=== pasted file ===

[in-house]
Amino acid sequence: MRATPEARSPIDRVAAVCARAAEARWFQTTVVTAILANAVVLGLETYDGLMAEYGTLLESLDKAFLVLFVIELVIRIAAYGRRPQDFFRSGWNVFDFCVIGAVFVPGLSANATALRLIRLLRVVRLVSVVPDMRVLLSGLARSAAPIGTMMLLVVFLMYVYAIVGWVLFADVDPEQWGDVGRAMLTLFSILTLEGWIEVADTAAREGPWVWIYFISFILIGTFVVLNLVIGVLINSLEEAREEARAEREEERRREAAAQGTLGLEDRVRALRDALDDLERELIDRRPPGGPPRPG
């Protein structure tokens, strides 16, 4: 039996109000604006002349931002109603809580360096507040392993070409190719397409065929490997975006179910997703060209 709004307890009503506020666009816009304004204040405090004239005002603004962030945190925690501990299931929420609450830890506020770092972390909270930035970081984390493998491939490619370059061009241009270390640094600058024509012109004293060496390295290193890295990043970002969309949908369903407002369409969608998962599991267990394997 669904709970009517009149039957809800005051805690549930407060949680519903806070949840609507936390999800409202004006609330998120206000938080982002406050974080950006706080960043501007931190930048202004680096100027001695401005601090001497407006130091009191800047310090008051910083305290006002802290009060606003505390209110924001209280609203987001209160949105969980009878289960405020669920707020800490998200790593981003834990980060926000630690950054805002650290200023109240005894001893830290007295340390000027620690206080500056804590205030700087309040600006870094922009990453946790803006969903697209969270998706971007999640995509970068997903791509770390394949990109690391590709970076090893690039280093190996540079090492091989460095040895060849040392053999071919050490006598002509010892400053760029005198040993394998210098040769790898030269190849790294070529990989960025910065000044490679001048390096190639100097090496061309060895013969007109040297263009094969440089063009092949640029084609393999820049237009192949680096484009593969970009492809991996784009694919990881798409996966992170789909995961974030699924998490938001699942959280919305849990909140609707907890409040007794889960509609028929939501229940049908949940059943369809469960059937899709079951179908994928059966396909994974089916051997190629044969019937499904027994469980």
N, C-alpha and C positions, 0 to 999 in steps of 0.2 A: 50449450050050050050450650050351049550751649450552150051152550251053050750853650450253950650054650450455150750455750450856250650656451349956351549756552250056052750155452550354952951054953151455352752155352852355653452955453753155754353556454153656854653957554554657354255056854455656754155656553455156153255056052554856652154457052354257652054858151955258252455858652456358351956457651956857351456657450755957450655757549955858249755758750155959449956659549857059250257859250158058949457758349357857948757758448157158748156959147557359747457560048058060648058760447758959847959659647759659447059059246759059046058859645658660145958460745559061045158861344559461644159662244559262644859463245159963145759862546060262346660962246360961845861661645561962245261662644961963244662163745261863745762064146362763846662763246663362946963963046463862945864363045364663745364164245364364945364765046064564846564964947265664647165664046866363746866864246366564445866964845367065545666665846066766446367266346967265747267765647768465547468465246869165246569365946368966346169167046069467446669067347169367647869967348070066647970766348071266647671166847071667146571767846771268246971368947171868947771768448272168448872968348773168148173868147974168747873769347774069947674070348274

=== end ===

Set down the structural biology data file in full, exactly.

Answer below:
[in-house]
Amino acid sequence: MRATPEARSPIDRVAAVCARAAEARWFQTTVVTAILANAVVLGLETYDGLMAEYGTLLESLDKAFLVLFVIELVIRIAAYGRRPQDFFRSGWNVFDFCVIGAVFVPGLSANATALRLIRLLRVVRLVSVVPDMRVLLSGLARSAAPIGTMMLLVVFLMYVYAIVGWVLFADVDPEQWGDVGRAMLTLFSILTLEGWIEVADTAAREGPWVWIYFISFILIGTFVVLNLVIGVLINSLEEAREEARAEREEERRREAAAQGTLGLEDRVRALRDALDDLERELIDRRPPGGPPRPG
């Protein structure tokens, strides 16, 4: 039996109000604006002349931002109603809580360096507040392993070409190719397409065929490997975006179910997703060209 709004307890009503506020666009816009304004204040405090004239005002603004962030945190925690501990299931929420609450830890506020770092972390909270930035970081984390493998491939490619370059061009241009270390640094600058024509012109004293060496390295290193890295990043970002969309949908369903407002369409969608998962599991267990394997 669904709970009517009149039957809800005051805690549930407060949680519903806070949840609507936390999800409202004006609330998120206000938080982002406050974080950006706080960043501007931190930048202004680096100027001695401005601090001497407006130091009191800047310090008051910083305290006002802290009060606003505390209110924001209280609203987001209160949105969980009878289960405020669920707020800490998200790593981003834990980060926000630690950054805002650290200023109240005894001893830290007295340390000027620690206080500056804590205030700087309040600006870094922009990453946790803006969903697209969270998706971007999640995509970068997903791509770390394949990109690391590709970076090893690039280093190996540079090492091989460095040895060849040392053999071919050490006598002509010892400053760029005198040993394998210098040769790898030269190849790294070529990989960025910065000044490679001048390096190639100097090496061309060895013969007109040297263009094969440089063009092949640029084609393999820049237009192949680096484009593969970009492809991996784009694919990881798409996966992170789909995961974030699924998490938001699942959280919305849990909140609707907890409040007794889960509609028929939501229940049908949940059943369809469960059937899709079951179908994928059966396909994974089916051997190629044969019937499904027994469980």
N, C-alpha and C positions, 0 to 999 in steps of 0.2 A: 50449450050050050050450650050351049550751649450552150051152550251053050750853650450253950650054650450455150750455750450856250650656451349956351549756552250056052750155452550354952951054953151455352752155352852355653452955453753155754353556454153656854653957554554657354255056854455656754155656553455156153255056052554856652154457052354257652054858151955258252455858652456358351956457651956857351456657450755957450655757549955858249755758750155959449956659549857059250257859250158058949457758349357857948757758448157158748156959147557359747457560048058060648058760447758959847959659647759659447059059246759059046058859645658660145958460745559061045158861344559461644159662244559262644859463245159963145759862546060262346660962246360961845861661645561962245261662644961963244662163745261863745762064146362763846662763246663362946963963046463862945864363045364663745364164245364364945364765046064564846564964947265664647165664046866363746866864246366564445866964845367065545666665846066766446367266346967265747267765647768465547468465246869165246569365946368966346169167046069467446669067347169367647869967348070066647970766348071266647671166847071667146571767846771268246971368947171868947771768448272168448872968348773168148173868147974168747873769347774069947674070348274